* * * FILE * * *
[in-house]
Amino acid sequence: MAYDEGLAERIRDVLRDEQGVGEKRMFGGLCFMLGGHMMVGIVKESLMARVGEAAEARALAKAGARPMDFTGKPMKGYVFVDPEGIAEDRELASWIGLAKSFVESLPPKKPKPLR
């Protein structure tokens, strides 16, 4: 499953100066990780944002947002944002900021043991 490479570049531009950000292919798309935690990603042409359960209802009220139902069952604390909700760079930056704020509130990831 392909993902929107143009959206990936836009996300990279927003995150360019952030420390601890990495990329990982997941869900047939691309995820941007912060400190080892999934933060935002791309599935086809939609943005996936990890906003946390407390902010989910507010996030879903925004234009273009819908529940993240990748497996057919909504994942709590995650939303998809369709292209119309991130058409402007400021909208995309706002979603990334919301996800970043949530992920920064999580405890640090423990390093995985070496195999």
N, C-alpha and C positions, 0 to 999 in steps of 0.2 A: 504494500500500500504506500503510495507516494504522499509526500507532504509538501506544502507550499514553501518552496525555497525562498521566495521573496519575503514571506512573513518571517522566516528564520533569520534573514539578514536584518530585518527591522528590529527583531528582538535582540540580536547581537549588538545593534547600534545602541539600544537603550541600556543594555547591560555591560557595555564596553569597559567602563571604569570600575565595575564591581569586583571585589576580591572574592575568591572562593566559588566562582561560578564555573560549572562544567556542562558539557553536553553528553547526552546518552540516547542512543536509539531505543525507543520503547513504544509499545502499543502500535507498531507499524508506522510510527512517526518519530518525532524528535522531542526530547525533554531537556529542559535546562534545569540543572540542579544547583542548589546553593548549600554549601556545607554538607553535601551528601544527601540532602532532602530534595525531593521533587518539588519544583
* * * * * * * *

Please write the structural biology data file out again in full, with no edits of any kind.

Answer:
[in-house]
Amino acid sequence: MAYDEGLAERIRDVLRDEQGVGEKRMFGGLCFMLGGHMMVGIVKESLMARVGEAAEARALAKAGARPMDFTGKPMKGYVFVDPEGIAEDRELASWIGLAKSFVESLPPKKPKPLR
């Protein structure tokens, strides 16, 4: 499953100066990780944002947002944002900021043991 490479570049531009950000292919798309935690990603042409359960209802009220139902069952604390909700760079930056704020509130990831 392909993902929107143009959206990936836009996300990279927003995150360019952030420390601890990495990329990982997941869900047939691309995820941007912060400190080892999934933060935002791309599935086809939609943005996936990890906003946390407390902010989910507010996030879903925004234009273009819908529940993240990748497996057919909504994942709590995650939303998809369709292209119309991130058409402007400021909208995309706002979603990334919301996800970043949530992920920064999580405890640090423990390093995985070496195999």
N, C-alpha and C positions, 0 to 999 in steps of 0.2 A: 504494500500500500504506500503510495507516494504522499509526500507532504509538501506544502507550499514553501518552496525555497525562498521566495521573496519575503514571506512573513518571517522566516528564520533569520534573514539578514536584518530585518527591522528590529527583531528582538535582540540580536547581537549588538545593534547600534545602541539600544537603550541600556543594555547591560555591560557595555564596553569597559567602563571604569570600575565595575564591581569586583571585589576580591572574592575568591572562593566559588566562582561560578564555573560549572562544567556542562558539557553536553553528553547526552546518552540516547542512543536509539531505543525507543520503547513504544509499545502499543502500535507498531507499524508506522510510527512517526518519530518525532524528535522531542526530547525533554531537556529542559535546562534545569540543572540542579544547583542548589546553593548549600554549601556545607554538607553535601551528601544527601540532602532532602530534595525531593521533587518539588519544583